GEORGE BUSH Sr, the architect of the first Gulf War, is coming to London to raise money for his son's re-election campaign. He will be the main guest at a dinner party hosted by Republicans Abroad on Tuesday 18 May. Tickets for the event are $1,000 each!
The Stop the War Coalition is calling a mass picket of the event. Let's give George Bush Sr the reception he deserves and the guests a night that they wish they had not attended. For further information please phone 020 7053 2153 or e-mail firstname.lastname@example.org
Protest Tuesday 18 May, 4.30-6.30pm, Landmark Hotel, 222 Marylebone Road, London (Marylebone tube).
New bins shifts are just rubbish
BRIGHTON BIN workers have again voted overwhelmingly to ballot for industrial action over changes in working practices. Management changed some rounds last month, forcing far too much work on some crews and seeing the service descend into chaos.
Rubbish has been piling up on some streets and crews have been suspended. GMB union officials are looking at the possibility of all-out strike action after being backed into a corner by management.
Lecturers fight capital crime
THE RESULT of a ballot of further education lecturers in London for strikes over allowances for working in the capital was due on Wednesday of this week. Sean Vernell from the Natfhe union at City and Islington College told Socialist Worker, "We are hoping for a clear vote for a strike on Thursday of next week. As with other workers, people are finding it impossible to find housing in London. We plan to raise this issue politically by lobbying parliament and inviting all the candidates for London mayor to address us and say whether they back our action."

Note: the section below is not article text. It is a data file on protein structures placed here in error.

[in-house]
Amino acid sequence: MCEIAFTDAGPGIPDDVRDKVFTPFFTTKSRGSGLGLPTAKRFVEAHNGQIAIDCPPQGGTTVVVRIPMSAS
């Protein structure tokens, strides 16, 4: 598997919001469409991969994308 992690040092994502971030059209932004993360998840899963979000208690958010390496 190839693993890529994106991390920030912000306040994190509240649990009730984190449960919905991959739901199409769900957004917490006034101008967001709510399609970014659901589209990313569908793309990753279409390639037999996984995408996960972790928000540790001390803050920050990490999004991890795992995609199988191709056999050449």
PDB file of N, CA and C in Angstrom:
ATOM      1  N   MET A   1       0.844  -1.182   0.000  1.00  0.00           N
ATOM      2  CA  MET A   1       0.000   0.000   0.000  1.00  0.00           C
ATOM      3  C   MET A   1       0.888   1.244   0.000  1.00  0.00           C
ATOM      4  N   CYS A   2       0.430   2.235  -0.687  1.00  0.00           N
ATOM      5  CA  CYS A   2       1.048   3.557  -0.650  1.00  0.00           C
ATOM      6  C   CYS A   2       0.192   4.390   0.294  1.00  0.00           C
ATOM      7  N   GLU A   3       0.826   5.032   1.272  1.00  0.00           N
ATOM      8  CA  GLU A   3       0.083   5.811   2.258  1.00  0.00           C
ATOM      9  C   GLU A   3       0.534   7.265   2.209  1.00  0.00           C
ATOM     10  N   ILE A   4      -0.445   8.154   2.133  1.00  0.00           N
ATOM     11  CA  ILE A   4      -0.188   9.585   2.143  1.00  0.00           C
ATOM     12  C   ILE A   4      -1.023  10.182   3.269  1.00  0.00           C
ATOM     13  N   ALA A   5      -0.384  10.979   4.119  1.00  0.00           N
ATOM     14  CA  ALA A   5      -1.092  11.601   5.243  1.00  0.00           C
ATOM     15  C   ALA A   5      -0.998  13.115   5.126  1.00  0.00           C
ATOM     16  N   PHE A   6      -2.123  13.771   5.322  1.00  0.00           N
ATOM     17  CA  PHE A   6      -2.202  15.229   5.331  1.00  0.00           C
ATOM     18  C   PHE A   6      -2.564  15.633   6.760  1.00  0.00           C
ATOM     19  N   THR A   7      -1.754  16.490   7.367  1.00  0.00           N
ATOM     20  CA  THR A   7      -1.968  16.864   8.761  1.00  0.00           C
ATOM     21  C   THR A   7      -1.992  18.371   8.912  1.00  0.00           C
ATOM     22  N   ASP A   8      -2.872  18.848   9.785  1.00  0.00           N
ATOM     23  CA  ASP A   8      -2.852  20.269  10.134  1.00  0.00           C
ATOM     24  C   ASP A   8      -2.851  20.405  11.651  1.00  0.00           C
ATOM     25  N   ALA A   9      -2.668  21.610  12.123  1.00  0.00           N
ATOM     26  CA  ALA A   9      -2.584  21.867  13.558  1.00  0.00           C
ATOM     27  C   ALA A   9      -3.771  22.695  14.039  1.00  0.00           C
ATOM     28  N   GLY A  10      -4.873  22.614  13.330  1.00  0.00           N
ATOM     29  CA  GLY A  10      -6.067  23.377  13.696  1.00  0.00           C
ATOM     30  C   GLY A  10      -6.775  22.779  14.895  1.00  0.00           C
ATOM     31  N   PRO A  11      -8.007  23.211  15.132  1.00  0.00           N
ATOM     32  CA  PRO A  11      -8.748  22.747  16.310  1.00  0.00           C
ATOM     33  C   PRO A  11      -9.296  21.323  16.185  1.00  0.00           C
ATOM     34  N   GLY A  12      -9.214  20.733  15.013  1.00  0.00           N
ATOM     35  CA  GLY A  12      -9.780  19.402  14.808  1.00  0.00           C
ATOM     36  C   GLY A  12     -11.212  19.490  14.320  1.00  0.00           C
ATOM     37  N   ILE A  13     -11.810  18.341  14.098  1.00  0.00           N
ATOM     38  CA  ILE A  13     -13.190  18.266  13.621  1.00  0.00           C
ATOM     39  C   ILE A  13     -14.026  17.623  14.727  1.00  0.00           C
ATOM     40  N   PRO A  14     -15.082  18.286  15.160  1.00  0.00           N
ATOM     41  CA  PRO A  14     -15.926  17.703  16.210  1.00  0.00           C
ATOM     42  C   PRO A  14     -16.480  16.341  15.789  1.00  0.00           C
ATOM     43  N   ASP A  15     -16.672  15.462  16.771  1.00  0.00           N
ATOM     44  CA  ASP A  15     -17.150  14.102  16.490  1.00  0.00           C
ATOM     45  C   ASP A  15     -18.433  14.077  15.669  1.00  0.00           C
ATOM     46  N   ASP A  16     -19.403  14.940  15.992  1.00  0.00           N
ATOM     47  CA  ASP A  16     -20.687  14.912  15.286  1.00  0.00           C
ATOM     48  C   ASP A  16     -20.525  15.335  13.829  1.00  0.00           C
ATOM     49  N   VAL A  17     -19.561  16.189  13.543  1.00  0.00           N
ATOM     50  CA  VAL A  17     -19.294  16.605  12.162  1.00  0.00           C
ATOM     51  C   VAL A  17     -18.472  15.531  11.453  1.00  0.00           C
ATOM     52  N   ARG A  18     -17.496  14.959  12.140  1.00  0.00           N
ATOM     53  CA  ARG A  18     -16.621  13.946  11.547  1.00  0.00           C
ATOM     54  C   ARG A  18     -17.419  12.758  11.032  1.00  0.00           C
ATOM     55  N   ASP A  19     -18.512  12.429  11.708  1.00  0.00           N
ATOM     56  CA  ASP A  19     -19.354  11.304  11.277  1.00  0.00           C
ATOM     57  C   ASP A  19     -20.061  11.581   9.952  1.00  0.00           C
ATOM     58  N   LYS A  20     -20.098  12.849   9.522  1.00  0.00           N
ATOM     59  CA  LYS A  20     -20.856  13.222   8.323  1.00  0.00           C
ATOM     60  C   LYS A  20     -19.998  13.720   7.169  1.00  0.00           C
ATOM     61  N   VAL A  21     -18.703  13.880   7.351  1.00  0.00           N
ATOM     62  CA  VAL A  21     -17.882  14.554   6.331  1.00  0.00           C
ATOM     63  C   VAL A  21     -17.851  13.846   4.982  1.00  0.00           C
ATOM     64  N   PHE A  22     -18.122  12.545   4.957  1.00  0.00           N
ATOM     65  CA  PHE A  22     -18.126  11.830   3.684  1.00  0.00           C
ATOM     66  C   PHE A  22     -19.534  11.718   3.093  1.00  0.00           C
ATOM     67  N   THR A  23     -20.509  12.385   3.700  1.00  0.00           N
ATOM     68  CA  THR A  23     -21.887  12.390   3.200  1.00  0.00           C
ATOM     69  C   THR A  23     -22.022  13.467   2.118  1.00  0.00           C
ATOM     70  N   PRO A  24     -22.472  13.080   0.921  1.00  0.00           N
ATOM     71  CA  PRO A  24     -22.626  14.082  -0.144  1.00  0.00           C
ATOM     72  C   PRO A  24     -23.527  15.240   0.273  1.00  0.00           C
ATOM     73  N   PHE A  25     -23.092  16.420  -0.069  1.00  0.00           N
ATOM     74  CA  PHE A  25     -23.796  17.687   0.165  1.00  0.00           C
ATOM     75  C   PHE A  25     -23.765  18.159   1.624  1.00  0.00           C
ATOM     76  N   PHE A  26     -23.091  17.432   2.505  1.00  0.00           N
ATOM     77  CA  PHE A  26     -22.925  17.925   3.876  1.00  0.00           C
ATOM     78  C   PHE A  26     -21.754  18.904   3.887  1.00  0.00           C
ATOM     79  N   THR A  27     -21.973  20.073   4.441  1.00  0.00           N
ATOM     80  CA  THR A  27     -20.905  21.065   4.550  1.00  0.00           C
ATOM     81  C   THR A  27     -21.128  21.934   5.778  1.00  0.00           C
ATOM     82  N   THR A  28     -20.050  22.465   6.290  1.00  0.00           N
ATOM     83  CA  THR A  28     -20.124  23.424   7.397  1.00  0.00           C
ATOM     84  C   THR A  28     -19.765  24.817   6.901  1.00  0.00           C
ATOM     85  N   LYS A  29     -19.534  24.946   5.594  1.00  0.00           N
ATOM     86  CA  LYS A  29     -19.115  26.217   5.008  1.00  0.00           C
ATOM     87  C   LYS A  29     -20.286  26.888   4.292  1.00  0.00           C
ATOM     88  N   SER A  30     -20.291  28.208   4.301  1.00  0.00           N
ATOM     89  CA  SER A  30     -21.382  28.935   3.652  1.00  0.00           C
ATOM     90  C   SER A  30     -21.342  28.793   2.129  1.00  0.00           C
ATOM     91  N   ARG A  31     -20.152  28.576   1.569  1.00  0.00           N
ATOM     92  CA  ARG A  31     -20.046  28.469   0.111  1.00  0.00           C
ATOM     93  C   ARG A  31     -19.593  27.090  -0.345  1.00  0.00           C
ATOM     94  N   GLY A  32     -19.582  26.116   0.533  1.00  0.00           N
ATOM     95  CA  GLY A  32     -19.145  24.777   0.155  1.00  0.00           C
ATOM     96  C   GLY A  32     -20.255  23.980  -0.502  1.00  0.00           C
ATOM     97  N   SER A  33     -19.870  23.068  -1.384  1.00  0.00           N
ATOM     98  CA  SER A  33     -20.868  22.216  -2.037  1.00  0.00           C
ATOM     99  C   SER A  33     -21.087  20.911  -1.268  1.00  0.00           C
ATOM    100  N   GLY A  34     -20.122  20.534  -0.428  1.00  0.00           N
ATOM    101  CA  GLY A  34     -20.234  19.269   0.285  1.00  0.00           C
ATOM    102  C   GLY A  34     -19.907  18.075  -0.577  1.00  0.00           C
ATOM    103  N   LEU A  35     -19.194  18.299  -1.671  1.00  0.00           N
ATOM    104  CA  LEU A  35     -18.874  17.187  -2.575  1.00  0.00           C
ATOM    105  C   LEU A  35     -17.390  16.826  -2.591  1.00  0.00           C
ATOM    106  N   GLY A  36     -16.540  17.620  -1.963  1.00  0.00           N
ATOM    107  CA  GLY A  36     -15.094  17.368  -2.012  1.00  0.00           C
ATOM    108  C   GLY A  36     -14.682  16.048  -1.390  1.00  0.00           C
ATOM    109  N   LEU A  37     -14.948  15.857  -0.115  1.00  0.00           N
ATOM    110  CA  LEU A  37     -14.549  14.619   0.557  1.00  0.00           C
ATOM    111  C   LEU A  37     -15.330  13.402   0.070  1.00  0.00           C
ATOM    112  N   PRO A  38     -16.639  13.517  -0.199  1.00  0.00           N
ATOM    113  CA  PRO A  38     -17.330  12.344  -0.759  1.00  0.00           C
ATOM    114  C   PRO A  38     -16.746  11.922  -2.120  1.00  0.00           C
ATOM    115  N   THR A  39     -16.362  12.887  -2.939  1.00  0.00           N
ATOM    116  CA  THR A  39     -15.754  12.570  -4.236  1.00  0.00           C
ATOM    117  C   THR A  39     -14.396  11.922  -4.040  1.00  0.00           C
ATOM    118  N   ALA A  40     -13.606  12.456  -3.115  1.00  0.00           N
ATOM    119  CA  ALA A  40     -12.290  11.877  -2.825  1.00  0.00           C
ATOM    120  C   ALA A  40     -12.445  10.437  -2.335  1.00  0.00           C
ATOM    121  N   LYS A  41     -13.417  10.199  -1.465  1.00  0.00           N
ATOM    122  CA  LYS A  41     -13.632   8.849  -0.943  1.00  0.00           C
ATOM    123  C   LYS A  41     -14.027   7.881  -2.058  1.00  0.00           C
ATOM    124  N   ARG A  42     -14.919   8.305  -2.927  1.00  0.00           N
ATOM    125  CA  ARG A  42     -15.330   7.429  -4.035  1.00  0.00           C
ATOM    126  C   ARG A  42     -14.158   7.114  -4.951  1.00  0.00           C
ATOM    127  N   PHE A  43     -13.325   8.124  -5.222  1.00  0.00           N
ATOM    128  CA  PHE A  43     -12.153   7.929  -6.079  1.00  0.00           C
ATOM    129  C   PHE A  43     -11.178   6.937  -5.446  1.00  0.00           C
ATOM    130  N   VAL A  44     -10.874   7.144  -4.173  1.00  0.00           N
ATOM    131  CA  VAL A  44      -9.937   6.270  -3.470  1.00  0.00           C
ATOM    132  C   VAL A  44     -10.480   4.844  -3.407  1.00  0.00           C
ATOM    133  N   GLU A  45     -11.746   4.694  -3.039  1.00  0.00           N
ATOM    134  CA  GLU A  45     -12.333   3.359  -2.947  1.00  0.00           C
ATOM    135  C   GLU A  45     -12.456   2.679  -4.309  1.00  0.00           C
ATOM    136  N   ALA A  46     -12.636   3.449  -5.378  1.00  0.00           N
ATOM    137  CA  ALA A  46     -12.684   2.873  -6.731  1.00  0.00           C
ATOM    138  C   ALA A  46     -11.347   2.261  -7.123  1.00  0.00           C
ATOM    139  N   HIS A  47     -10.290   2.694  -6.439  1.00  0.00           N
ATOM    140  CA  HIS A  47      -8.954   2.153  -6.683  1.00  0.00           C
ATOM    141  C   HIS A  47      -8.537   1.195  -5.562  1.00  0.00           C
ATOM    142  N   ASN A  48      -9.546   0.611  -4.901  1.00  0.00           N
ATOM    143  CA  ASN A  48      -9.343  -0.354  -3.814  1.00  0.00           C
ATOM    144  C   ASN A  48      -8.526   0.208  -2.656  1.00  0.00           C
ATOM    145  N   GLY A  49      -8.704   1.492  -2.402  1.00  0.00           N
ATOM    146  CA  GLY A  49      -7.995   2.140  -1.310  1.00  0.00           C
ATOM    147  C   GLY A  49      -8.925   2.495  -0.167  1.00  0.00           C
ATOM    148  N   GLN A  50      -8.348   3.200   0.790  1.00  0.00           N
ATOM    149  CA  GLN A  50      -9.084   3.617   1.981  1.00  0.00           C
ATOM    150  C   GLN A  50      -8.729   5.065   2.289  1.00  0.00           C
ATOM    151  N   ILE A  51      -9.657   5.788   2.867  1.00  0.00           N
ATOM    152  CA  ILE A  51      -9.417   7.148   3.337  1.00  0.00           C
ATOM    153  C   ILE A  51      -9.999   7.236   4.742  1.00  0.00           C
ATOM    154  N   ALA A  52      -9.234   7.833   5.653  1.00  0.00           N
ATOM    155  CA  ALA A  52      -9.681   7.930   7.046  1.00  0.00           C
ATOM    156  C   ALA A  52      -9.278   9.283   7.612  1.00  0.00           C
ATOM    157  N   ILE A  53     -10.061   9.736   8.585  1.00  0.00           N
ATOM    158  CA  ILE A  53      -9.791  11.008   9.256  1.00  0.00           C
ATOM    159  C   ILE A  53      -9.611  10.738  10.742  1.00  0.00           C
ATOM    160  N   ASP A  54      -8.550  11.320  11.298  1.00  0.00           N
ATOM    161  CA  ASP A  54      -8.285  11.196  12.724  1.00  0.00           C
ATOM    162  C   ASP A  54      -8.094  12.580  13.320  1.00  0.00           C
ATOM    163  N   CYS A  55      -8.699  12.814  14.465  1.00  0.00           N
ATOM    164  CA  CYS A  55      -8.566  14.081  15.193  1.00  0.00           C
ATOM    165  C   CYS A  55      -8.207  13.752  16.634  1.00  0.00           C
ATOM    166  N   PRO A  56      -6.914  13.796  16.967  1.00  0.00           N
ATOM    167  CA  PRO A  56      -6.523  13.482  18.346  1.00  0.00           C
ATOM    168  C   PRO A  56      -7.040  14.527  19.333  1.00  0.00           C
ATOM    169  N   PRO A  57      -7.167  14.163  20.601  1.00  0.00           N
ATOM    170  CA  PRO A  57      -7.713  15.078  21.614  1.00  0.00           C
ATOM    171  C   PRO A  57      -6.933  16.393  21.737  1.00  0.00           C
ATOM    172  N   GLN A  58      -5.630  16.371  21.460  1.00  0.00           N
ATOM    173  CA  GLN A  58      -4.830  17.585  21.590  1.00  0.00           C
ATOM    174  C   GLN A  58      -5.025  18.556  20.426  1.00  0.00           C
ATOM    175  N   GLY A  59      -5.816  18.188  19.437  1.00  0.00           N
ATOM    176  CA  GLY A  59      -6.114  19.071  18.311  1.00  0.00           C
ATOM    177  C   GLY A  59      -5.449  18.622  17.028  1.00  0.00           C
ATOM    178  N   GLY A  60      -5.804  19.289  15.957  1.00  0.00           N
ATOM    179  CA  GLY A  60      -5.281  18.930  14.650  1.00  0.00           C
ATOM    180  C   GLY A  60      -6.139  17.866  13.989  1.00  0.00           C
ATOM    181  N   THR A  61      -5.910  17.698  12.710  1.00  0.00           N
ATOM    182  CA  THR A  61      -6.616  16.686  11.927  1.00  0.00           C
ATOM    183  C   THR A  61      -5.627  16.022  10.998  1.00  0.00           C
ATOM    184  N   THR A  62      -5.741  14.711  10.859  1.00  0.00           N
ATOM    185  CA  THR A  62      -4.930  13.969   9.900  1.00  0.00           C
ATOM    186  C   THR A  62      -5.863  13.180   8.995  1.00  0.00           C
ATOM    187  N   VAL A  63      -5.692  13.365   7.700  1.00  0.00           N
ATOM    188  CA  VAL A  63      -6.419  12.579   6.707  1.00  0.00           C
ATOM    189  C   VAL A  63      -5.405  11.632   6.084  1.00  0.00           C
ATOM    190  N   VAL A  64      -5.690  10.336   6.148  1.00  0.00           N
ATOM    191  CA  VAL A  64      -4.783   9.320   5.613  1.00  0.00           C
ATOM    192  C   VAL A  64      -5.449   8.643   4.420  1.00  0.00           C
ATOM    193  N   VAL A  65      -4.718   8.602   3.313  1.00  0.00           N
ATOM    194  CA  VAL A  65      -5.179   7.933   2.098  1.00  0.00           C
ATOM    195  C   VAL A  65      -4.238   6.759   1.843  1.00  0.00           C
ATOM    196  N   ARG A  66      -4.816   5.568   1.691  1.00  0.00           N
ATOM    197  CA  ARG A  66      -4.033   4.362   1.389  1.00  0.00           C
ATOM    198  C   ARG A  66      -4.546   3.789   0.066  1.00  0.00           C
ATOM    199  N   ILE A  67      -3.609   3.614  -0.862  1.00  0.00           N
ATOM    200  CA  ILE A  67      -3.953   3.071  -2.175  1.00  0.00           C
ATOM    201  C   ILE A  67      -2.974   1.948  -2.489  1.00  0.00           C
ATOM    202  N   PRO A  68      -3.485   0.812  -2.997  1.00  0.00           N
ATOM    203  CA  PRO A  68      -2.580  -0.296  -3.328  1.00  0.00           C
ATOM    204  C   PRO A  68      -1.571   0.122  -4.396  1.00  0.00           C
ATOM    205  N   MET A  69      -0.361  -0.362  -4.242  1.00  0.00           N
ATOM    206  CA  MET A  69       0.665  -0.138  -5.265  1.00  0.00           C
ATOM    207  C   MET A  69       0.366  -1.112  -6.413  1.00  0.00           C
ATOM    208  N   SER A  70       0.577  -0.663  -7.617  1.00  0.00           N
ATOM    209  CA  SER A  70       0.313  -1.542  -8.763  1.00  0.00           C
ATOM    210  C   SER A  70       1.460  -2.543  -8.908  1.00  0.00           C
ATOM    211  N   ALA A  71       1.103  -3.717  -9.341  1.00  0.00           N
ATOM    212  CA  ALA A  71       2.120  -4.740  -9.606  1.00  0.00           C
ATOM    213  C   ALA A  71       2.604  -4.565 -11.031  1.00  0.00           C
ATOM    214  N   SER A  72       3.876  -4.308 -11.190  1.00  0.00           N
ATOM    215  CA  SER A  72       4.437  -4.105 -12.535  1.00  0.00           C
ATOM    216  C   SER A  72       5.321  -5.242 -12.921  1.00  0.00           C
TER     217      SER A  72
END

Build the fight for better pay
SOME 20,000 steel erectors, pipe fitters and welders across Britain could strike over pay. They are demanding a better deal from their employers' body, the Engineering Construction Industry Association. They have been balloting and the result was expected this week.
Ballot accepts the pay offer
LECTURERS IN the AUT union have voted by 85 percent to 15 percent to accept a deal to end their recent pay dispute. The union's executive recommended acceptance.
The settlement falls short of what could have been achieved, but the concessions which the employers were forced to make are a tribute to the effectiveness of the strikes. Lecturers struck for two days in February, and the action has immensely strengthened the union.
Now activists need to build on those networks and increase the circulation of the rank and file paper University Worker.